OTC And Prescription Medications That Can Impair Your Driving
The Foundation for Traffic Safety conducted a study on OTC and prescription medications that can
impair a person’s ability to drive safely and found that about half of licensed drivers take medications
that can affect their driving skills. Even if you are taking the medicines as instructed by your doctor, they
may still affect your capability to drive. This is because some medications can make you drowsy and
some others can make it difficult to think straight. As a Los Angeles pharmacy, we share the details of
some OTC and prescription medications that can impair your capability to drive. Read along to know
Opioid medications are used to block pai signals thereby offering relief from pain. These medications
can result in side effects like lightheadedness and sleepiness, which can impair your driving capability.
Some of the common opioid medications are Hydrocodone and Oxycodone. After taking these
medications, you may feel drowsy or dizzy and at high doses, you can feel intoxicated.
Seizure Medicines Like Valproic Acid
Antiepileptic medications are used to prevent seizures. Some common examples of these medications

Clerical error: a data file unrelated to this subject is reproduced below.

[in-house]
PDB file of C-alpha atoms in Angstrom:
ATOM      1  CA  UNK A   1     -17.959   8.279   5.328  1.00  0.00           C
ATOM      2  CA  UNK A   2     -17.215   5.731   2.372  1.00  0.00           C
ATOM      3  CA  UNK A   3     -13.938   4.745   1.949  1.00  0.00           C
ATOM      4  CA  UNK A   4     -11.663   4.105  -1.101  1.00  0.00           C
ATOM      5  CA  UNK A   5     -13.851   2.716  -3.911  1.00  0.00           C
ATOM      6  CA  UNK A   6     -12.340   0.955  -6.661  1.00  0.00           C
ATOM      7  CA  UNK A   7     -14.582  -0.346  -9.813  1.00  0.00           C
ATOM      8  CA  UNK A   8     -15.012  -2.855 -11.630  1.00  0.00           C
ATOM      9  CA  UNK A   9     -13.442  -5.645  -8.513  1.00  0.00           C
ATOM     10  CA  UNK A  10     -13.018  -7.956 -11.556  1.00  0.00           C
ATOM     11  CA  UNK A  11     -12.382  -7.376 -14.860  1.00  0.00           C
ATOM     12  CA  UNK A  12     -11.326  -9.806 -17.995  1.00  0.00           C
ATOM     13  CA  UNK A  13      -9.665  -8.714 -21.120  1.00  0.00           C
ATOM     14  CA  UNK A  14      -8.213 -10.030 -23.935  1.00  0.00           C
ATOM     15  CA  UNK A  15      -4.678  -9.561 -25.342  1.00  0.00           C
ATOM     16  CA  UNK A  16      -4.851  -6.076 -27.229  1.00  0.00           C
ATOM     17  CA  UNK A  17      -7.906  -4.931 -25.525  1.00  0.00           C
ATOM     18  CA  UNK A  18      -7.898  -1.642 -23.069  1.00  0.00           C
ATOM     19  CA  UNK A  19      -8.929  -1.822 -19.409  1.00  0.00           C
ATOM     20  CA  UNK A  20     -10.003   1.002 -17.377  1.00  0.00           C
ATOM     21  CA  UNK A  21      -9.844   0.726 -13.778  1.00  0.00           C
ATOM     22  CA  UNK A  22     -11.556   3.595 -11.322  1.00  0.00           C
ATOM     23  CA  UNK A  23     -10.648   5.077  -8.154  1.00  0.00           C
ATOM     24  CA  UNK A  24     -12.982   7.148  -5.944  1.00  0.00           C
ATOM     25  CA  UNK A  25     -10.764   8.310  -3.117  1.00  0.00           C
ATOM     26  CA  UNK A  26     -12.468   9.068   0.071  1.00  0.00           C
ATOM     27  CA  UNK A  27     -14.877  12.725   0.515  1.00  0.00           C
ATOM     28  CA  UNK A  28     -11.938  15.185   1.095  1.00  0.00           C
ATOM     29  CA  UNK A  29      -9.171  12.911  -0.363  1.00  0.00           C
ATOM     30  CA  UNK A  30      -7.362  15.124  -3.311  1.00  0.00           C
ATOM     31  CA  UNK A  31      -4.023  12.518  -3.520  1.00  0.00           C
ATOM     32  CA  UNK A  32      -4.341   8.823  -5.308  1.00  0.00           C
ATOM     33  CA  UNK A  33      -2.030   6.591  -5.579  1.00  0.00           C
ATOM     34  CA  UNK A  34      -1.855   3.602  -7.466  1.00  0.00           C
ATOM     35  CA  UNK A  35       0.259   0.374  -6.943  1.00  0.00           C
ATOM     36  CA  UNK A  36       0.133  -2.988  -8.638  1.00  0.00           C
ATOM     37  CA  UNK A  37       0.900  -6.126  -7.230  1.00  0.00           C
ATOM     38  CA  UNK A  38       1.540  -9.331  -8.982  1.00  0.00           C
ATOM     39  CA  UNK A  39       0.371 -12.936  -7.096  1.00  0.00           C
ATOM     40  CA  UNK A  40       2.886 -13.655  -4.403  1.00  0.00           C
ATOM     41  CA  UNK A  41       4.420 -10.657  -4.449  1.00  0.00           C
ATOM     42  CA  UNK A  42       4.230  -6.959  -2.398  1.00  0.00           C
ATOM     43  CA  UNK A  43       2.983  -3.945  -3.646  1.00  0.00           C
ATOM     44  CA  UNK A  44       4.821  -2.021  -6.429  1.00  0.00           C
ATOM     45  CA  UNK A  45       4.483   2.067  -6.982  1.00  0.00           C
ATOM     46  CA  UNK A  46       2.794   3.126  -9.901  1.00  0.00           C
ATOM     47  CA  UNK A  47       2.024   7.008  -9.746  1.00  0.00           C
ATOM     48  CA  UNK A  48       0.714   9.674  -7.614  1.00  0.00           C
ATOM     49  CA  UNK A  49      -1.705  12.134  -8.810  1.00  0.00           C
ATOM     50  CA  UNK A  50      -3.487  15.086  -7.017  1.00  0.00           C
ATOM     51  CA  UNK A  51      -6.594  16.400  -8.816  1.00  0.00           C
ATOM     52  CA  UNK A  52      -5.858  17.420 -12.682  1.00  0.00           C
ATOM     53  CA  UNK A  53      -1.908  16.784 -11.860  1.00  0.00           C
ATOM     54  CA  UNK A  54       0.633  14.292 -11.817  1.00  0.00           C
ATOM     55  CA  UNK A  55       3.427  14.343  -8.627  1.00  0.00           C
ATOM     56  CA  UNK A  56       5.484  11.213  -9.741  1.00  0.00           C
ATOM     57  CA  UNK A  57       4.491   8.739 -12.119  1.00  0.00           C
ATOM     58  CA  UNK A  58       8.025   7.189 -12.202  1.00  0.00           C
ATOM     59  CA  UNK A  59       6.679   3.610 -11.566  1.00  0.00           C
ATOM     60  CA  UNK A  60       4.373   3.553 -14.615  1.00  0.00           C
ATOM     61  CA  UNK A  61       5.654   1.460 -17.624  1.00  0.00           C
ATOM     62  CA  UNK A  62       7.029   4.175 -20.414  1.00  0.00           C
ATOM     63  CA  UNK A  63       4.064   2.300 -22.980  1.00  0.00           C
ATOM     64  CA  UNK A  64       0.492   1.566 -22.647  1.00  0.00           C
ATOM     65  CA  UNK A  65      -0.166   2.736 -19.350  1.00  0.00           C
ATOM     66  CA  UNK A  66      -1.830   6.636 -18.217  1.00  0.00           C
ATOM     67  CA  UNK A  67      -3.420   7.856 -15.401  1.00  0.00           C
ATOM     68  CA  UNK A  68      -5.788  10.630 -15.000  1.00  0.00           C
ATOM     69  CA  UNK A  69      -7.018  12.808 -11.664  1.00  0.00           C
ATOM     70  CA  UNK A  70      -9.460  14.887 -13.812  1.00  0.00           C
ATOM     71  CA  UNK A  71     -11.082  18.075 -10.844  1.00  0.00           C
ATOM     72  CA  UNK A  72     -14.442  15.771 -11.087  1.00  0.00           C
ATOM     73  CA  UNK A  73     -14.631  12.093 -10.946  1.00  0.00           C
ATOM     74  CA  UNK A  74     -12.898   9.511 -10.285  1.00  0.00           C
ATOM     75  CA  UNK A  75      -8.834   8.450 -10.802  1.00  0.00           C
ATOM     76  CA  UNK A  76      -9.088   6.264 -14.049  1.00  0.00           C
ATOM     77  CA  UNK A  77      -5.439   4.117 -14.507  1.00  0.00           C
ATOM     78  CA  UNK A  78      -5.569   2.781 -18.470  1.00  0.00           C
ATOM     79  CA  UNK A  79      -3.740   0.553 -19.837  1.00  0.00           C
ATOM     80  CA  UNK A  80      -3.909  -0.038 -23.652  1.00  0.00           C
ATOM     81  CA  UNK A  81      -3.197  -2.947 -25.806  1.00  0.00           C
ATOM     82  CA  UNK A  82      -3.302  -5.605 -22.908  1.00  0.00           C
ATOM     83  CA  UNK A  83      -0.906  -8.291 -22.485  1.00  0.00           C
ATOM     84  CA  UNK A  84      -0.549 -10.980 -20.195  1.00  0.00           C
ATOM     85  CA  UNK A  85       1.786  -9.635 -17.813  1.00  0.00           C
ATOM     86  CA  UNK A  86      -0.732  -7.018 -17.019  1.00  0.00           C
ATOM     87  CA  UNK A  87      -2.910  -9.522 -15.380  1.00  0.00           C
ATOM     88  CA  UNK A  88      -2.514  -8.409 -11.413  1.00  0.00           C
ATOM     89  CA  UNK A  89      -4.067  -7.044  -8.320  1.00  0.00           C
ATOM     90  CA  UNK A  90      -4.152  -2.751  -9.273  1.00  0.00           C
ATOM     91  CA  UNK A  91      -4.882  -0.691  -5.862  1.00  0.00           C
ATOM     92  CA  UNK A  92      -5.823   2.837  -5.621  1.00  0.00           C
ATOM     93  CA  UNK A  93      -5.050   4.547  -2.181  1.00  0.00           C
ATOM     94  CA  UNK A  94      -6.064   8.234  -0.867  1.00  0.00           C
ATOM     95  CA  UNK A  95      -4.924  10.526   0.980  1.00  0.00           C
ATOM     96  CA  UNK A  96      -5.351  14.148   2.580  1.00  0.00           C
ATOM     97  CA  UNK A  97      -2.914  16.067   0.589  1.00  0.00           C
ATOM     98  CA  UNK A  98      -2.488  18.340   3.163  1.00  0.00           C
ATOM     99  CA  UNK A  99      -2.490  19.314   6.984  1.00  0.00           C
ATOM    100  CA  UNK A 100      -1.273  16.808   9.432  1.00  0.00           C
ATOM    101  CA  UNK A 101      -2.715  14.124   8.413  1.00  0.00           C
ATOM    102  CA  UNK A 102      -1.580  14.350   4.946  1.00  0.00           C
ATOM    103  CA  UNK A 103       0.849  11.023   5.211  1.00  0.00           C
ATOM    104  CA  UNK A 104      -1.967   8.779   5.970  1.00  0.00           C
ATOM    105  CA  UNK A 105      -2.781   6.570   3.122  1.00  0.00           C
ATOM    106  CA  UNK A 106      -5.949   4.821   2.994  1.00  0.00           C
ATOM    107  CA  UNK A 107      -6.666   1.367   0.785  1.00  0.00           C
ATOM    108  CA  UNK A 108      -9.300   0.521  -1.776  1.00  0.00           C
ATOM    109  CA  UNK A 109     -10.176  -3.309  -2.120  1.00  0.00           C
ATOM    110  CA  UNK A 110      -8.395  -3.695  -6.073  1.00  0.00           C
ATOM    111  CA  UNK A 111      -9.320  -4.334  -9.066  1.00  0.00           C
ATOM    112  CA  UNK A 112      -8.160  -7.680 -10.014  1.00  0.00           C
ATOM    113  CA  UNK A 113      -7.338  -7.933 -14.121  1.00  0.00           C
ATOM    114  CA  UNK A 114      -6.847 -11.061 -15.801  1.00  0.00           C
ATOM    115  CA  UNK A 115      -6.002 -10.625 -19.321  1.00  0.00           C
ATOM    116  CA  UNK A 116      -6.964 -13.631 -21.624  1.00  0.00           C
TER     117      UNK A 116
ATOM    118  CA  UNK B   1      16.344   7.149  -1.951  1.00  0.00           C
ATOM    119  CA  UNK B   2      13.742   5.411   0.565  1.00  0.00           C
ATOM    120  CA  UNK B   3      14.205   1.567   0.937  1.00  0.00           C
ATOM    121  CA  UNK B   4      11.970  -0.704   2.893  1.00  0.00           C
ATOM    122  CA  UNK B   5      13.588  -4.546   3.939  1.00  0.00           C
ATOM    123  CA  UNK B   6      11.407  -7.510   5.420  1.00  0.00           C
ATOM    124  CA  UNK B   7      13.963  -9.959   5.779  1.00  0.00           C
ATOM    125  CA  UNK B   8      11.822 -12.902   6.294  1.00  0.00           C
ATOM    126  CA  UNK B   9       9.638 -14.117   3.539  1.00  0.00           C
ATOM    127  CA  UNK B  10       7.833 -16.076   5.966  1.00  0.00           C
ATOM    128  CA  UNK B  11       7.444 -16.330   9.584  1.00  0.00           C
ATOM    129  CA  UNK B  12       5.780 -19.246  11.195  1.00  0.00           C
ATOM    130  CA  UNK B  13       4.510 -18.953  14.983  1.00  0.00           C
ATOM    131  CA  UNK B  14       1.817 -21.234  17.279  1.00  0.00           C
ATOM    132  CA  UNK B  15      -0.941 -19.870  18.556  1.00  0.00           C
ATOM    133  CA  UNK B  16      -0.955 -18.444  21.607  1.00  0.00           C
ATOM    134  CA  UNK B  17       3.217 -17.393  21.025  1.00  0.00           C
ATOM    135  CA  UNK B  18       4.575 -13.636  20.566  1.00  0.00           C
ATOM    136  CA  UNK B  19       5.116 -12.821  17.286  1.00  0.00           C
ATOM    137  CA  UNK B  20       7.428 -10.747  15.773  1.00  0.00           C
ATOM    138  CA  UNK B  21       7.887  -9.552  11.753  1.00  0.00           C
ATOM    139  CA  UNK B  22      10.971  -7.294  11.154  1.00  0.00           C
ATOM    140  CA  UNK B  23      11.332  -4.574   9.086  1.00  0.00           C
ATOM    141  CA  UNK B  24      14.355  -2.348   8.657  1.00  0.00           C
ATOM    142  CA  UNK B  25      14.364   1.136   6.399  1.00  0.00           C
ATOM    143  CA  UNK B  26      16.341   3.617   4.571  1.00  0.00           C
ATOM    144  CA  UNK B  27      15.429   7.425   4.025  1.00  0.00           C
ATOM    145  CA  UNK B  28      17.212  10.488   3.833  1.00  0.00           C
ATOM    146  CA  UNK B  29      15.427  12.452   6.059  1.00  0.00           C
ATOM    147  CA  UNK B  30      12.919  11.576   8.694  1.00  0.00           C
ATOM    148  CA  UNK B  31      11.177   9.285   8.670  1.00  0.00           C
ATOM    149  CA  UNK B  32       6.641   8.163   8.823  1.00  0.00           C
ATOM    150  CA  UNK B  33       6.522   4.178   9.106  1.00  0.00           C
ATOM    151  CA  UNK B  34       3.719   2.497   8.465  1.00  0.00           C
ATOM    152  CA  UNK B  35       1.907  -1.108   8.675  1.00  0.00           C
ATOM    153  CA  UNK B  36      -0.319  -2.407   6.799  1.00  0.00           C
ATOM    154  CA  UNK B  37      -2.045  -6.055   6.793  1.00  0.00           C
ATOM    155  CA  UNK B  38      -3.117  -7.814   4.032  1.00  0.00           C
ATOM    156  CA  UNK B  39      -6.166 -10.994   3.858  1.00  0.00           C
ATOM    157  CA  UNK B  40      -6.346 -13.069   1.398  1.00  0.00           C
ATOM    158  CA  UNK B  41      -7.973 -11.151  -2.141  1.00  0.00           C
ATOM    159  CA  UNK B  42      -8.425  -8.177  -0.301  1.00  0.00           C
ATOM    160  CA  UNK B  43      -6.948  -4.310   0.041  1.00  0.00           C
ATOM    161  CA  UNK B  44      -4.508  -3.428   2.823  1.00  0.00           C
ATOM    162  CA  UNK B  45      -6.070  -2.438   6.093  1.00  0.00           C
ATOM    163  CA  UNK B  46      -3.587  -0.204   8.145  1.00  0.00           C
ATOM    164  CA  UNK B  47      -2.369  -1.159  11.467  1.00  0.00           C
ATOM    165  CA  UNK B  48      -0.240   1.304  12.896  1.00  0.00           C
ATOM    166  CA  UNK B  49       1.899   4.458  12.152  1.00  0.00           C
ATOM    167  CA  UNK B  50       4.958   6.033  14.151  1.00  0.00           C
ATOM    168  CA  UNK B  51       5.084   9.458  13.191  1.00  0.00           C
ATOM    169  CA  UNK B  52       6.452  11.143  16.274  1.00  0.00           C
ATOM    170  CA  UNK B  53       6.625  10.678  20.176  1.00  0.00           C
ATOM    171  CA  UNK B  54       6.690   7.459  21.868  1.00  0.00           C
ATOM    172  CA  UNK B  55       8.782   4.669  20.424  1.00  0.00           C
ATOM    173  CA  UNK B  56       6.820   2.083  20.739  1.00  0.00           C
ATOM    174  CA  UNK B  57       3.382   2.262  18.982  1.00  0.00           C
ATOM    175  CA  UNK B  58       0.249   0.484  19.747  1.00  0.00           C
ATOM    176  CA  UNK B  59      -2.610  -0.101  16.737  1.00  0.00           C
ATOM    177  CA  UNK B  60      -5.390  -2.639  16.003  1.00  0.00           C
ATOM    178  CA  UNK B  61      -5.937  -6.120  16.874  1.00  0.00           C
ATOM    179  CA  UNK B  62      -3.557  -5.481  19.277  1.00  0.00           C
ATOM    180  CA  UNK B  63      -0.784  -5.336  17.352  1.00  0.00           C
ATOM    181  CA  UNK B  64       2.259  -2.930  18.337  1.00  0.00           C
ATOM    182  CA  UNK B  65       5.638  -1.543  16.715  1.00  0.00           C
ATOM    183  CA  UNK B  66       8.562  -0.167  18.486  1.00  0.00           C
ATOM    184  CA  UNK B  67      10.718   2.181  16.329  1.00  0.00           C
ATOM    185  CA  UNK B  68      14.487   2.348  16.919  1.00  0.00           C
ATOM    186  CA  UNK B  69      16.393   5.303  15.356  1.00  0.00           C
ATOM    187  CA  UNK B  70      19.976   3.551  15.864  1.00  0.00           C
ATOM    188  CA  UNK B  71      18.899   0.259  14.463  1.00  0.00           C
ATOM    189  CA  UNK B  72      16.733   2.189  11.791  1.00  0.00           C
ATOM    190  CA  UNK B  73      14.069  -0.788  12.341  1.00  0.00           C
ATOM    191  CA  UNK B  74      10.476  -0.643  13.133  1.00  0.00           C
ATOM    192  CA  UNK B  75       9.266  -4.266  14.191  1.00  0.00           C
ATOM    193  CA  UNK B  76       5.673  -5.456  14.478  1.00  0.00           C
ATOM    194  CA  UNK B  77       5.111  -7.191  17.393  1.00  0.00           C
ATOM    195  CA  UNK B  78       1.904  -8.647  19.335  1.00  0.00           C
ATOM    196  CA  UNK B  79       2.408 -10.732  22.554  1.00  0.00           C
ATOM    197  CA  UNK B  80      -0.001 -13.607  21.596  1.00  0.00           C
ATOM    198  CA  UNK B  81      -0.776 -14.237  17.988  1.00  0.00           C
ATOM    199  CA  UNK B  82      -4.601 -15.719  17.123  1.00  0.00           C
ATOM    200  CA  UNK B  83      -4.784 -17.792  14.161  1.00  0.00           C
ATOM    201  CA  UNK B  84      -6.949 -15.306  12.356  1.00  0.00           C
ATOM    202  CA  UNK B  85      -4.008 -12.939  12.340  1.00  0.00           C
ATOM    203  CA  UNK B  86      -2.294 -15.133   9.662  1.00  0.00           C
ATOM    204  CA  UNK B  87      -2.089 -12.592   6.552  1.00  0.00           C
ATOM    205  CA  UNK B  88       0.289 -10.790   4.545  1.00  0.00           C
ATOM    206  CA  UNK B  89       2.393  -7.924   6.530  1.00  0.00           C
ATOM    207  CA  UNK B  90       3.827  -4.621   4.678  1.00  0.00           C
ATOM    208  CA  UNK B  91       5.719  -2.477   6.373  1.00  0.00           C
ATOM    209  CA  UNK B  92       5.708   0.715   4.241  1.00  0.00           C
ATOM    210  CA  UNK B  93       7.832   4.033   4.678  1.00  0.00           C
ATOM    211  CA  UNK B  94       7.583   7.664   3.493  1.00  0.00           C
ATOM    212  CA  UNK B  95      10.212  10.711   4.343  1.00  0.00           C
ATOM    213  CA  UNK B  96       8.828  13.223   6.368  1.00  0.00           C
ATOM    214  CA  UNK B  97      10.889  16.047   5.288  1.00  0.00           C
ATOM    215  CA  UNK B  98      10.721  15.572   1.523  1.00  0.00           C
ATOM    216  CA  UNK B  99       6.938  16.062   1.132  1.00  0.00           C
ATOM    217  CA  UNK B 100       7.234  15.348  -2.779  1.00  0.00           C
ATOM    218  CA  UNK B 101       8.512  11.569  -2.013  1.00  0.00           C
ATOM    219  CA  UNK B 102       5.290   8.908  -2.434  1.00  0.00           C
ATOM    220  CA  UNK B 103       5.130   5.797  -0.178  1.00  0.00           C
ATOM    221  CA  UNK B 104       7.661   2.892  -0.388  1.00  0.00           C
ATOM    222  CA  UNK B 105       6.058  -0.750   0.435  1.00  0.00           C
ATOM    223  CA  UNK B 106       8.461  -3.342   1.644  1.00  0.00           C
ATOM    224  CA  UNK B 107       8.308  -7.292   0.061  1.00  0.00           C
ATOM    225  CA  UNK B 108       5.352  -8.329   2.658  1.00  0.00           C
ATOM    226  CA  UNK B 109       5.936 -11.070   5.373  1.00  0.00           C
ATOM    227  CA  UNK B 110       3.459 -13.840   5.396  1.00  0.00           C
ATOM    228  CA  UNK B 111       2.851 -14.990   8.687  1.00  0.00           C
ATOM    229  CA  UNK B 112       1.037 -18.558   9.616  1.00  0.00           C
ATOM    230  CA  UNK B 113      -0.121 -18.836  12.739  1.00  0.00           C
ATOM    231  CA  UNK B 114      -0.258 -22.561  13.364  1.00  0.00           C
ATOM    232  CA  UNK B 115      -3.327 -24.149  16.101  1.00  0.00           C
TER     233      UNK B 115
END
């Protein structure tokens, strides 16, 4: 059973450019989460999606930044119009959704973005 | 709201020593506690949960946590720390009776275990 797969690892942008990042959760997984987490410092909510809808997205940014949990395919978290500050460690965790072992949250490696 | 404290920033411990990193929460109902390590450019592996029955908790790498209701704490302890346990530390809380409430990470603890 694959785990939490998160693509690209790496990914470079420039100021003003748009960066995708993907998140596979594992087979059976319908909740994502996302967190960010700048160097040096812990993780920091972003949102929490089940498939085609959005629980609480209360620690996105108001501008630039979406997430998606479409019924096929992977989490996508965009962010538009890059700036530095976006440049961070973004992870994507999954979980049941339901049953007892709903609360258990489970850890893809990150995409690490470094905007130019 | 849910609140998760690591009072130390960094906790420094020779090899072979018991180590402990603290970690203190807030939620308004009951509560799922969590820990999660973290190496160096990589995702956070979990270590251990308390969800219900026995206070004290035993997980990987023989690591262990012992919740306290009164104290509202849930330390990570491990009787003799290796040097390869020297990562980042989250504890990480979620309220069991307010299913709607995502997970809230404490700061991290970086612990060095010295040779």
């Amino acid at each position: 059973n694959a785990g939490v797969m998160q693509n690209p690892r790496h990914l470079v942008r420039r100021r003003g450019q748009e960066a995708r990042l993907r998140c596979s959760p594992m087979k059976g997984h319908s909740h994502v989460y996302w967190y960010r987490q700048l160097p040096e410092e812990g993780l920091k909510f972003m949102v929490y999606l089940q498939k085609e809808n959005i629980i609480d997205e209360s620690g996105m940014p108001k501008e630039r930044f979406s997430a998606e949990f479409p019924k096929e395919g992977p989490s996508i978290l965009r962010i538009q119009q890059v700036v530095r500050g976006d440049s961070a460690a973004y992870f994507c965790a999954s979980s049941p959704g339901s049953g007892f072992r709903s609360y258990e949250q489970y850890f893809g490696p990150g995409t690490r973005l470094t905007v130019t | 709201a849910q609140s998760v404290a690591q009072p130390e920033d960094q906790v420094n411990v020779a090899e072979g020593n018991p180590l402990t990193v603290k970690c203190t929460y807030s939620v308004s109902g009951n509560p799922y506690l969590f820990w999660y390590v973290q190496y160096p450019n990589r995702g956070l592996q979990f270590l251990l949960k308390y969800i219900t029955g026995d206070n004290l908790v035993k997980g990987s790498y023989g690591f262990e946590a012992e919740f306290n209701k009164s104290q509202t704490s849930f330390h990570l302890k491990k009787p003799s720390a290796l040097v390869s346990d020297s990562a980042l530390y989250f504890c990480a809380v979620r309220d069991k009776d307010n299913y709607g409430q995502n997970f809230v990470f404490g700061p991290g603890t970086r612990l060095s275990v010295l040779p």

are Carbamazepine and Valproic acid. These prescription medications can impair your driving capability
as they can lead to side effects like sleepiness and trouble with normal body movements.
Anxiety Medications Like Alprazolam
Alprazolam is a benzodiazepine that works to relax your muscles and slow down the central nervous
system. It is used to treat seizures, panic disorders and anxiety. However, these medications can side
effects like dizziness, sleepiness and distorted vision that can affect your driving skills. Clonazepam,
Diazepam and Lorazepam are other examples of benzodiazepines. If you are unsure whether your
medication is a benzodiazepine, you can get in touch with the pharmacists in our Los Angeles pharmacy.
Depression Medications Like Fluoxetine
Fluoxetine is a selective serotonin reuptake inhibitor, which can impair your driving skills. Other
antidepressants like SNRIs and TCAs can also affect your driving, as antidepressant medications can lead
to side effects like drowsiness and dizziness. These effects can be more common in the first few weeks
after starting the medication and usually improve with time. If your antidepressant is making you
drowsy during the day, you may be suggested to take the medication at night.
Sleeping Medications Like Zolpidem
Prescription medications for sleep are usually taken before bed. As these medications are meant to
make you sleep, you should not drive after taking them. However, these medications can stay longer in
your body at times. For instance, sleep medication like Zolpidem can impair your driving the next day,
even if you took the medication the previous night.